What is Warfarin?

Ball and stick diagram of a warfarin molecule

Ball and stick diagram of a warfarin molecule

Warfarin is

a medication which is used as an anticoagulant to prevent stroke in people with a variety of heart issues ranging from atrial fibrillation to diseased heart valves as well as deep vein thrombosis and pulmonary embolisms. [1][2]

Warfarin is not a blood thinner but, rather, works by blocking the blood’s clotting mechanisms.

Scientifically, Warfarin decreases blood clotting by preventing Vitamin K epoxide reductase, a naturally occurring enzyme in the body, from activating Vitamin K1 which decreases the clotting ability of clotting factors II, VII, IX and X. [3]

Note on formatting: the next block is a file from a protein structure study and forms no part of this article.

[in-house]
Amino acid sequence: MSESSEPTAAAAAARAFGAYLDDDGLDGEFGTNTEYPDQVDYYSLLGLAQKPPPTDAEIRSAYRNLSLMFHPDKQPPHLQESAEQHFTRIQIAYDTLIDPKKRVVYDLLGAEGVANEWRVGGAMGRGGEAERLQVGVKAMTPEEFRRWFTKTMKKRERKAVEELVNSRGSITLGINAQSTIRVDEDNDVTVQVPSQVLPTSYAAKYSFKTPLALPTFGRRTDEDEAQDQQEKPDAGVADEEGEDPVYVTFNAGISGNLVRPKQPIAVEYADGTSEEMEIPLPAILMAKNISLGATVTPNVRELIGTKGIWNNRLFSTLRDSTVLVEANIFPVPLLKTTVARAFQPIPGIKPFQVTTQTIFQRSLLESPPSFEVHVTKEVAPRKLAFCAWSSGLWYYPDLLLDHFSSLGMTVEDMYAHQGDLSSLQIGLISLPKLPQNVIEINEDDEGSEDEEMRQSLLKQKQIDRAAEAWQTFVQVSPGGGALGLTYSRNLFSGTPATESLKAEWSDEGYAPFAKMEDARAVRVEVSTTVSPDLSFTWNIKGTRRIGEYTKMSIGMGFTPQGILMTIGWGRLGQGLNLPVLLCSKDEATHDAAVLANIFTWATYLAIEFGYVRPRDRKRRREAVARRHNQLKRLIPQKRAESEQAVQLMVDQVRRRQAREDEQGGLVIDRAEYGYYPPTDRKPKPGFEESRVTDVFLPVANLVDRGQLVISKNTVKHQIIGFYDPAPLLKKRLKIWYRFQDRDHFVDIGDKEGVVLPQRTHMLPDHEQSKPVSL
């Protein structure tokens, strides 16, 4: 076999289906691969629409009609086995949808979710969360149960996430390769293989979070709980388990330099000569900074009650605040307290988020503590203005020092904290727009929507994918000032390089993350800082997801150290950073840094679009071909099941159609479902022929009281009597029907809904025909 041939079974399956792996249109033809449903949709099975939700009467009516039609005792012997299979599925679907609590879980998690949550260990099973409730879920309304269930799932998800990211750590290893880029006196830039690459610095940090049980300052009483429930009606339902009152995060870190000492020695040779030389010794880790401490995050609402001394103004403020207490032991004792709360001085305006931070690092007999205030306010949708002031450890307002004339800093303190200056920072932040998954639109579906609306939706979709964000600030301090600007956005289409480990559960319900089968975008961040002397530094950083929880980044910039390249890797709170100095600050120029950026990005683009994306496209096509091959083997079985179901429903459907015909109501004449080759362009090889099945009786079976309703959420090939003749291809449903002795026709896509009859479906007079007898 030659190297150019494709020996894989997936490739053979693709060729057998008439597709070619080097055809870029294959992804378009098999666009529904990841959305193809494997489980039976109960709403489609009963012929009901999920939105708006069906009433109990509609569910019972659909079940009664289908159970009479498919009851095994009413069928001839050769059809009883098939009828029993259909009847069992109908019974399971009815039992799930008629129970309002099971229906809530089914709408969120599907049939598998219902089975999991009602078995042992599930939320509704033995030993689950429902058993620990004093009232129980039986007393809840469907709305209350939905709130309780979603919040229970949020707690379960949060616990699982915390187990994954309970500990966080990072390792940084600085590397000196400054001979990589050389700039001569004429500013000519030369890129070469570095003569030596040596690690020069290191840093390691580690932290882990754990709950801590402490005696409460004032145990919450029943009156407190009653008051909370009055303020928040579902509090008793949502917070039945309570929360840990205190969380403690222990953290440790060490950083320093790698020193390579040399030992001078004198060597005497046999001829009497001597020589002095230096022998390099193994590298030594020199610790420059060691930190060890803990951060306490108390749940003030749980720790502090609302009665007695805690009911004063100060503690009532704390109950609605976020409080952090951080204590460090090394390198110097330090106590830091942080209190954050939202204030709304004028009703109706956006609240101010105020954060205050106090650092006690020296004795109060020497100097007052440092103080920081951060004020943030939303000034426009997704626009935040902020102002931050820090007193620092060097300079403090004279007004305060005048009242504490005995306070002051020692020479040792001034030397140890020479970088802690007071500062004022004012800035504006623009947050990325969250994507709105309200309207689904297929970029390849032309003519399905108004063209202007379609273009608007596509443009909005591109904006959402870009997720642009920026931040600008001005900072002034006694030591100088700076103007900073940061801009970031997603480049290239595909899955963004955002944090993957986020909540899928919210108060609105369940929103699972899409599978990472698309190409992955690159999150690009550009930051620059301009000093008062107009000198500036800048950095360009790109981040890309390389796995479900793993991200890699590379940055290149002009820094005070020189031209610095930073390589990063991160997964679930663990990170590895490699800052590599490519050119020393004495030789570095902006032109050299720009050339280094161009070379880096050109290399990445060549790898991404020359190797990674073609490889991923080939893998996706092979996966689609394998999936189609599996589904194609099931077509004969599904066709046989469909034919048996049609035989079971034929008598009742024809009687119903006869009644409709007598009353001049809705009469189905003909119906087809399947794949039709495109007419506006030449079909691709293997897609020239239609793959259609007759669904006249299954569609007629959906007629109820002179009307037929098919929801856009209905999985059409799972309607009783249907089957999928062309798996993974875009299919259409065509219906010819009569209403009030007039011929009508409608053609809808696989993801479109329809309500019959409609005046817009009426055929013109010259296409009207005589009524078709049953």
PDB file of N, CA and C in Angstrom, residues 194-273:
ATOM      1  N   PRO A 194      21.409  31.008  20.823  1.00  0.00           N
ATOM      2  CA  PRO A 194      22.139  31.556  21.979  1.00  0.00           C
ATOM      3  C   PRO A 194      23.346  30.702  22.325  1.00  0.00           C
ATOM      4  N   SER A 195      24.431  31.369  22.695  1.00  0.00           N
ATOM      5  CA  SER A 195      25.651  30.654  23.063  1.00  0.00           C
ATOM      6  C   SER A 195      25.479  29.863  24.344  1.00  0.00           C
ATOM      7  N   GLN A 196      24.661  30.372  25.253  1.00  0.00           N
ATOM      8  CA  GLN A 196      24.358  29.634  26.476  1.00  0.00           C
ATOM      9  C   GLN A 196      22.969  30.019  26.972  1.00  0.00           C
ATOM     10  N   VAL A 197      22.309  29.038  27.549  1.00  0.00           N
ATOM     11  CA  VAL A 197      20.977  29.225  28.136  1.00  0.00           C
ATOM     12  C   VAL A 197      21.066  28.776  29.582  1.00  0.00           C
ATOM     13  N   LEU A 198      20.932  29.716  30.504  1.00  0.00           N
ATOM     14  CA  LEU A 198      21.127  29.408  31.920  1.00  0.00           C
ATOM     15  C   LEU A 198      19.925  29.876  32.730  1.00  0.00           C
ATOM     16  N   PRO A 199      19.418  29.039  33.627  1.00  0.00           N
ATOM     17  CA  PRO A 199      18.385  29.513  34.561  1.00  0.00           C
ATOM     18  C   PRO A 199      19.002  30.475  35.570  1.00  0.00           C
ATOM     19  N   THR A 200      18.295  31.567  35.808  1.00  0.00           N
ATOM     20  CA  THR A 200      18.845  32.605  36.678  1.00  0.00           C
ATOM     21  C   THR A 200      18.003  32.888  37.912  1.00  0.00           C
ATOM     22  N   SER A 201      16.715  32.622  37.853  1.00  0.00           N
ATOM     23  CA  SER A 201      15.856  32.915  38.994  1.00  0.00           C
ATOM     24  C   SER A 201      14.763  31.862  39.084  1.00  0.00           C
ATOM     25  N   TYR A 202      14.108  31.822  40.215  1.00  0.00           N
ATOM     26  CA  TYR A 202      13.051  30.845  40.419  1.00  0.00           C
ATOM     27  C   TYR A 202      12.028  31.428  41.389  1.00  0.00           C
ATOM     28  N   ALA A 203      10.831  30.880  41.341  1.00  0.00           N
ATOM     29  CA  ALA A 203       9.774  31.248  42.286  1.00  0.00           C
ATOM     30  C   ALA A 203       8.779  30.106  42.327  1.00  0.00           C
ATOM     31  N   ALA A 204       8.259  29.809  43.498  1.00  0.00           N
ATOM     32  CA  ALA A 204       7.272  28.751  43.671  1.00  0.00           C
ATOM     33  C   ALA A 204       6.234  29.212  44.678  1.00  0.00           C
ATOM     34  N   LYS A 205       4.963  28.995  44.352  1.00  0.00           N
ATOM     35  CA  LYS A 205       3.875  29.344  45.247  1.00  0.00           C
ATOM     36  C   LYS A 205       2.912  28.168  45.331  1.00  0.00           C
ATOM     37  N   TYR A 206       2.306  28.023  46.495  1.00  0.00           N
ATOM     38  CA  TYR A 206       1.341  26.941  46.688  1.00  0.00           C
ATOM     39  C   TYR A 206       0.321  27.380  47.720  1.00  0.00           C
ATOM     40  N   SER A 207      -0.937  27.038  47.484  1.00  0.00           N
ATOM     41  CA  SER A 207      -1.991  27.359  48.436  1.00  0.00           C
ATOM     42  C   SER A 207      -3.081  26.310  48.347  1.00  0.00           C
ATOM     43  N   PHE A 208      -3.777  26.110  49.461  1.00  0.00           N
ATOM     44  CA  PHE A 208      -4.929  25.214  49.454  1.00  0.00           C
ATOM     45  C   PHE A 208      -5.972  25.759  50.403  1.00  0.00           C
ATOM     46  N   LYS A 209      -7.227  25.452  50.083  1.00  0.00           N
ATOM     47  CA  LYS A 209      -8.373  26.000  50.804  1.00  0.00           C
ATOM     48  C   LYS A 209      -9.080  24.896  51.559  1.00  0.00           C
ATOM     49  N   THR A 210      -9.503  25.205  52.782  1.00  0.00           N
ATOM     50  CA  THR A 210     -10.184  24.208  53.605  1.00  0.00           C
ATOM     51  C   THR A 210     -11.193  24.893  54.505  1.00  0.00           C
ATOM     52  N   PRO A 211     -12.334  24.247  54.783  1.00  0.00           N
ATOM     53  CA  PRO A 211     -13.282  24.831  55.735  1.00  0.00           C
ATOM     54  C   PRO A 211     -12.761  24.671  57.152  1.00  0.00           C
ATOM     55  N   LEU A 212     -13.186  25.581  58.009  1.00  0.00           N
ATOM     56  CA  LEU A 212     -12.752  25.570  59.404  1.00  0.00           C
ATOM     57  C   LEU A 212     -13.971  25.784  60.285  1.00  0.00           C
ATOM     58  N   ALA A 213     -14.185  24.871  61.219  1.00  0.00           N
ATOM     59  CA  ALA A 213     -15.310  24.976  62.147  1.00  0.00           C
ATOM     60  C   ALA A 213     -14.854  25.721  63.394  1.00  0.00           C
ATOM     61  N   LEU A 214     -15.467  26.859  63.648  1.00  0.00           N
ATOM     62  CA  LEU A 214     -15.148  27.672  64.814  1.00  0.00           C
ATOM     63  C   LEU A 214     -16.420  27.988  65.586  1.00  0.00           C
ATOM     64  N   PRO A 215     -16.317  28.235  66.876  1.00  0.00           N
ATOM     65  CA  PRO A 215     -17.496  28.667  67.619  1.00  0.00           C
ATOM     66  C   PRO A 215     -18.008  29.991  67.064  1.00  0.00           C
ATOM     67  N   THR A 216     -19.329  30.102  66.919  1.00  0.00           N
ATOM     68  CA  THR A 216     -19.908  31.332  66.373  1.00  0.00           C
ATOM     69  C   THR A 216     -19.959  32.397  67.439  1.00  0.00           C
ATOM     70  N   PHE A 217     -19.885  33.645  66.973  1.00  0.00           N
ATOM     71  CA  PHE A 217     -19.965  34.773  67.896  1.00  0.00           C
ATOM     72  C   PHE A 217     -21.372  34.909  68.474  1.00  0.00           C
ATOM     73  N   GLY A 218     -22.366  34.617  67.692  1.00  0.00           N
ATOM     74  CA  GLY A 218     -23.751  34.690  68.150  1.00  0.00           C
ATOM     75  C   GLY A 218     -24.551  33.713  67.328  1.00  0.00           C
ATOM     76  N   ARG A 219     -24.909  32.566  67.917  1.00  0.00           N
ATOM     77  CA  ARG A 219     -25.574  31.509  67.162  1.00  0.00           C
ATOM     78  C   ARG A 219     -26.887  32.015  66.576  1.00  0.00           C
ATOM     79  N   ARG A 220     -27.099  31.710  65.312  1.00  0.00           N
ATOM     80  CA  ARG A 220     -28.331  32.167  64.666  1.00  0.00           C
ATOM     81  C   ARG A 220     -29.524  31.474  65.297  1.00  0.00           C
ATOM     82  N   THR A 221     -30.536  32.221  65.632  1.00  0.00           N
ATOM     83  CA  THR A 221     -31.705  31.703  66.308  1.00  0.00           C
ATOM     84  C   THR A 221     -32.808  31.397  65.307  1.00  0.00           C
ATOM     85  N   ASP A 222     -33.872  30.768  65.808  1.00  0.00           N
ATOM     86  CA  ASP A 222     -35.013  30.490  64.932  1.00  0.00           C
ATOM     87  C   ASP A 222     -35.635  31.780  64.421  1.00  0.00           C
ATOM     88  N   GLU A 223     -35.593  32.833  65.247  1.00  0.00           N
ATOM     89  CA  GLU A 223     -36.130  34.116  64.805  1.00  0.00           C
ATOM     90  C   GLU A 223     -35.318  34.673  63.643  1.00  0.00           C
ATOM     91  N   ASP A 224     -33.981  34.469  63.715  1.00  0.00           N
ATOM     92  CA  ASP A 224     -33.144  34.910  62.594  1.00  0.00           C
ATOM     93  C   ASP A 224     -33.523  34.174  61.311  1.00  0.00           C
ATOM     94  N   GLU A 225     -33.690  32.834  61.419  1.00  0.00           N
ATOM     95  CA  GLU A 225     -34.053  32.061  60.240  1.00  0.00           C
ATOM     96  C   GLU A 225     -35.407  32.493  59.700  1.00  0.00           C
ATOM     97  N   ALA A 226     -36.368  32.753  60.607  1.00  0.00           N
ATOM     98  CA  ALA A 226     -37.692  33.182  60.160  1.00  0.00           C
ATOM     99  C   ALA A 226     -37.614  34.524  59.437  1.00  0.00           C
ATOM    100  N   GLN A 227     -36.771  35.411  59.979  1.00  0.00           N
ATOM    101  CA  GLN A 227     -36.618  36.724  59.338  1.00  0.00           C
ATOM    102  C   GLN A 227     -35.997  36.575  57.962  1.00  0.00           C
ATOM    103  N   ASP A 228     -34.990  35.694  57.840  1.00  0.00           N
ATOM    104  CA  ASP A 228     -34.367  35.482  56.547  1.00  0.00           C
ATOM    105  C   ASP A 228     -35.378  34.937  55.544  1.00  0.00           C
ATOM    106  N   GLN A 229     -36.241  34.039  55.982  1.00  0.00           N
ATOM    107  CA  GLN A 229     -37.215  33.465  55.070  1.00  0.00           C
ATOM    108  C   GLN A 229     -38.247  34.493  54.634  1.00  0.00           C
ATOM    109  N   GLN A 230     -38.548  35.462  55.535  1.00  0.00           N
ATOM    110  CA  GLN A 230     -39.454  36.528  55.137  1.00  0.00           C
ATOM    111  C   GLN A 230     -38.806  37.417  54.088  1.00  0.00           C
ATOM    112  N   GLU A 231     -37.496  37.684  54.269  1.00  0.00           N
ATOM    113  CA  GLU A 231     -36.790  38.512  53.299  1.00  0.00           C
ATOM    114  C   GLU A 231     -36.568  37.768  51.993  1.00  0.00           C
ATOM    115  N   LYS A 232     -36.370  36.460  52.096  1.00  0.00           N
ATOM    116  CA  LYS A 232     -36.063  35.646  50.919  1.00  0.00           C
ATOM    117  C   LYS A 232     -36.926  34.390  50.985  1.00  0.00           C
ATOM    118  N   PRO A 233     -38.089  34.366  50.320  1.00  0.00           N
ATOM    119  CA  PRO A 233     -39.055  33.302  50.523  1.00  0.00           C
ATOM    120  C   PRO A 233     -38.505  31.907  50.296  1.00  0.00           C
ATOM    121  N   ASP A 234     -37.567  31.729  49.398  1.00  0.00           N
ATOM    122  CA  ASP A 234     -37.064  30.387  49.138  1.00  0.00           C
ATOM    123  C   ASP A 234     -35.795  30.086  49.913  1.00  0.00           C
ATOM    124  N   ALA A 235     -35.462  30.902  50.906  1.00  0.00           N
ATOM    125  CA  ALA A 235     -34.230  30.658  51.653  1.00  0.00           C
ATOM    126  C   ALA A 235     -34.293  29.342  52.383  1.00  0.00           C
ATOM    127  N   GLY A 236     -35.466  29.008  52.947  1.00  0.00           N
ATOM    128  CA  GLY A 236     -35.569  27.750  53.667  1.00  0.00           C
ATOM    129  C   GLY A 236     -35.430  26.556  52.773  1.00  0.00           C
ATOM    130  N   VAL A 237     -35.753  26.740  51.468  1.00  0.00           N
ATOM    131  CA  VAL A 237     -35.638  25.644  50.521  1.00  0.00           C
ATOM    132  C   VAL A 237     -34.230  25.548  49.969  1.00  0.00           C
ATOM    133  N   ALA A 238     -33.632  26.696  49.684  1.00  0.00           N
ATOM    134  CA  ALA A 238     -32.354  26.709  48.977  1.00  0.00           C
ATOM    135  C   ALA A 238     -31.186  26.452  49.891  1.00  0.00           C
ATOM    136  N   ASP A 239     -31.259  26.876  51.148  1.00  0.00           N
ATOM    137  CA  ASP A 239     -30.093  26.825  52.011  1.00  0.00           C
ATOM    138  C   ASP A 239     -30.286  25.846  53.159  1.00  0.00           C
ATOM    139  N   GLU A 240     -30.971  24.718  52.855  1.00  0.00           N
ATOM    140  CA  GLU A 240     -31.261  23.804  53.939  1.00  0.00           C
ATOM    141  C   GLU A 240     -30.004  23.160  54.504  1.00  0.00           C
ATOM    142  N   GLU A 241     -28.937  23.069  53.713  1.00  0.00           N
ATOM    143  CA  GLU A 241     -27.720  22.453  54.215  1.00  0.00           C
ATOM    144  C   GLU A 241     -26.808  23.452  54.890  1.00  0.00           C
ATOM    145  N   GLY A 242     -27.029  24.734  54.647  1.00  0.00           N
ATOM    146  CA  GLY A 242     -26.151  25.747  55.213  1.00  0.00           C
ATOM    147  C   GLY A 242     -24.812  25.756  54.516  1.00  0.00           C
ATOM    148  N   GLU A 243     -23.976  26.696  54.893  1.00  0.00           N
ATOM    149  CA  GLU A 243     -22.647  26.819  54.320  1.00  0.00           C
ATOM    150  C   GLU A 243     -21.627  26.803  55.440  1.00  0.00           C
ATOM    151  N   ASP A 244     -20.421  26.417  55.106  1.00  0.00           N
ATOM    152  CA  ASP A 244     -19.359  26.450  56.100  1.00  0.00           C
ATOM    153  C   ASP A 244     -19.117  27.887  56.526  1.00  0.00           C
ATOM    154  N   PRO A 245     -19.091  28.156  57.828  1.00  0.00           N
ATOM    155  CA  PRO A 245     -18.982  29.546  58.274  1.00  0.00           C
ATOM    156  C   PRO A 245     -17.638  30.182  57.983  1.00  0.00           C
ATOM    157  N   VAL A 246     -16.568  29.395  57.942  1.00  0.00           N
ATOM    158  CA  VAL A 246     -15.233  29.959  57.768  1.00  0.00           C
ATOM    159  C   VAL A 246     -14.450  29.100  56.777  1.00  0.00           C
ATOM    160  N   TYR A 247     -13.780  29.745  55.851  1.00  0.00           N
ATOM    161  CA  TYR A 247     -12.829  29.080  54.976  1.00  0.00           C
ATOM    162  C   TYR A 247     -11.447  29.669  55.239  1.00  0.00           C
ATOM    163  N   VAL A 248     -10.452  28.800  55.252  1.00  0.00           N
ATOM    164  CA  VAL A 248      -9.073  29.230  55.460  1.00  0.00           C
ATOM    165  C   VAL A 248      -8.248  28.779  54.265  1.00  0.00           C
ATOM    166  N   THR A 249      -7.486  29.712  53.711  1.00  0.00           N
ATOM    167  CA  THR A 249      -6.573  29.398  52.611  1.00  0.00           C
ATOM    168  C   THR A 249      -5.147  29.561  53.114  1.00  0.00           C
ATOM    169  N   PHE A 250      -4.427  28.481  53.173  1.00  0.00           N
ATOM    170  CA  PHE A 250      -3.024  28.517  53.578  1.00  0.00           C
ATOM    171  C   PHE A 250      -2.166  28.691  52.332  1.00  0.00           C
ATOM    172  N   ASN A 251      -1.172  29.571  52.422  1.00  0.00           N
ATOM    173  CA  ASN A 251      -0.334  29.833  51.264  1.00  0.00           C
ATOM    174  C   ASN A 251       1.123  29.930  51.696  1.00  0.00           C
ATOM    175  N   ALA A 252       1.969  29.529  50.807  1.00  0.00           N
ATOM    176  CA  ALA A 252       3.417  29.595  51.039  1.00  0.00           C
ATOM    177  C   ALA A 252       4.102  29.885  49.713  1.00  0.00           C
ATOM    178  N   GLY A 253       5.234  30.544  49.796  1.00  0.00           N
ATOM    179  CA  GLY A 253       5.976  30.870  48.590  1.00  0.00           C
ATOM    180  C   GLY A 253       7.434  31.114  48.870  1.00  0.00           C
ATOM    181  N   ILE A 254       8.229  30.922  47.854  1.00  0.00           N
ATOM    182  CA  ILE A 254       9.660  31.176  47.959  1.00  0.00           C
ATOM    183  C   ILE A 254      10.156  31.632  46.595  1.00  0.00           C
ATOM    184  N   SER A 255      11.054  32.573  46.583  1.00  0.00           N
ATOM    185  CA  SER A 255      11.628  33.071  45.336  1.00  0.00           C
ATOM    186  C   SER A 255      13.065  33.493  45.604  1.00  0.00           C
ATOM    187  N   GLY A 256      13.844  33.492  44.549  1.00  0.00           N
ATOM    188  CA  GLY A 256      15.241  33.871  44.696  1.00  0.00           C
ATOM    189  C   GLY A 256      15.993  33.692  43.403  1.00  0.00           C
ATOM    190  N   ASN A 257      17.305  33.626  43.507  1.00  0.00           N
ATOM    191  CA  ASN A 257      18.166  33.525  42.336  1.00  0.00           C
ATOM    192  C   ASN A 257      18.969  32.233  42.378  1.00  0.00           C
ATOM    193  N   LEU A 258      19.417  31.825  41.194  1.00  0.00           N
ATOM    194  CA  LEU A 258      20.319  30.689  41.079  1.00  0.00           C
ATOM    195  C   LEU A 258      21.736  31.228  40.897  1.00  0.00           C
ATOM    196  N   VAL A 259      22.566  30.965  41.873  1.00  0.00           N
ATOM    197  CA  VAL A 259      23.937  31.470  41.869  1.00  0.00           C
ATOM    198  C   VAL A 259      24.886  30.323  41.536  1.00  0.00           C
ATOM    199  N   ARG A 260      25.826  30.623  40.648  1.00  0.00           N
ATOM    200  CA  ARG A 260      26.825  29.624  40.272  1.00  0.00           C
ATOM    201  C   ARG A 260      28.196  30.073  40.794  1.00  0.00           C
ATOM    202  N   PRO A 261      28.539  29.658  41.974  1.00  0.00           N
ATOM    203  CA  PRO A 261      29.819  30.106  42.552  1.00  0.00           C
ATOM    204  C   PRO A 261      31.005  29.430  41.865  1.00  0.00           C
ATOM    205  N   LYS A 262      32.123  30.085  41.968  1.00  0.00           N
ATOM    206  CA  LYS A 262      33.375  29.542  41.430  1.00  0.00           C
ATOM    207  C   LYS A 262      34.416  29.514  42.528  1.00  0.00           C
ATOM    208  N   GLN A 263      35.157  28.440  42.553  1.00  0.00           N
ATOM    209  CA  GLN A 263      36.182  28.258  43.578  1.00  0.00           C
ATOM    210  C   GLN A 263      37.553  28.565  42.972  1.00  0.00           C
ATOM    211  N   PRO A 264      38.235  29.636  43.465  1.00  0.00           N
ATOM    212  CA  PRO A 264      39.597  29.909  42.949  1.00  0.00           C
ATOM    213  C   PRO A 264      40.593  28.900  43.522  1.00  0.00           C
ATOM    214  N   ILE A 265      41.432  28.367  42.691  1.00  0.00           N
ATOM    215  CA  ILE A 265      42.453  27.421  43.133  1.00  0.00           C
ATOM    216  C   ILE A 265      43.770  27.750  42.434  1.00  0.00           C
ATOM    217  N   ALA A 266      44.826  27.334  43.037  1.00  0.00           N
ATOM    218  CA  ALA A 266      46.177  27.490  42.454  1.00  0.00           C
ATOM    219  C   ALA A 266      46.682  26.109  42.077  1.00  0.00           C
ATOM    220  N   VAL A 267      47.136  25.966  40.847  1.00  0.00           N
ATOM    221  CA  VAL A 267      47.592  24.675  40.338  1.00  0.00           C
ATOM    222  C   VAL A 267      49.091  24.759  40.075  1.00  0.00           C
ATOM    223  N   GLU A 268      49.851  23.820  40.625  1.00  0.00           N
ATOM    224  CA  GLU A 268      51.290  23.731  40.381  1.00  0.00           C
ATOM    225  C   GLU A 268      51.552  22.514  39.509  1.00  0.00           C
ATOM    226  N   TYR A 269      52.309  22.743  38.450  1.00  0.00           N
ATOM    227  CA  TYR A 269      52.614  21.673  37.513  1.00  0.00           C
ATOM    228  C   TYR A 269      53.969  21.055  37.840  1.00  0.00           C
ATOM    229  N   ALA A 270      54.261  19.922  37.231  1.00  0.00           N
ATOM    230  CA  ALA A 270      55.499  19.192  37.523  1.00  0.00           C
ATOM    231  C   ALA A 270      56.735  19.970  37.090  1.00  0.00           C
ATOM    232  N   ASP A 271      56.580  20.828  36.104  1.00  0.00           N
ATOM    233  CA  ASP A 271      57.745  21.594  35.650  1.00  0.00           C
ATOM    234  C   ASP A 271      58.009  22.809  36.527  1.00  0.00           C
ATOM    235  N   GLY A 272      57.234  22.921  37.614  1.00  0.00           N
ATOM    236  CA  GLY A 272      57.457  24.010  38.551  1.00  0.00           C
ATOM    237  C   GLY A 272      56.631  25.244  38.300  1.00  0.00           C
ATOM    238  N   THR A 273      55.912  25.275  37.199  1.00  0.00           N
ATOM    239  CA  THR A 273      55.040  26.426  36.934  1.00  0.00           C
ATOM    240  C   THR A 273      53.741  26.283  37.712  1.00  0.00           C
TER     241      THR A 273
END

Dosing of warfarin is extremely complicated as it has many interactions with other medications as well as a variety of foods and should be constantly monitored.  Doctors use a reading of the International Normalized Ratio (INR) to check your Warfarin dosage.  The INR test simply measures the ability of your blood to clot with normal speed being one and slower greater than one.  Normally a patient would be set a target level of 2-3, but it can be as high as 4.5 for patients with mechanical heart valves. Your dosage can be adjusted to match your diet.

Warfarin began its life as a commercial rat poison and it is, often, jokingly referred to as that. However, it has been approved for medical use for almost 70 years and has proven to be a lifesaver for many thousands of people, including me.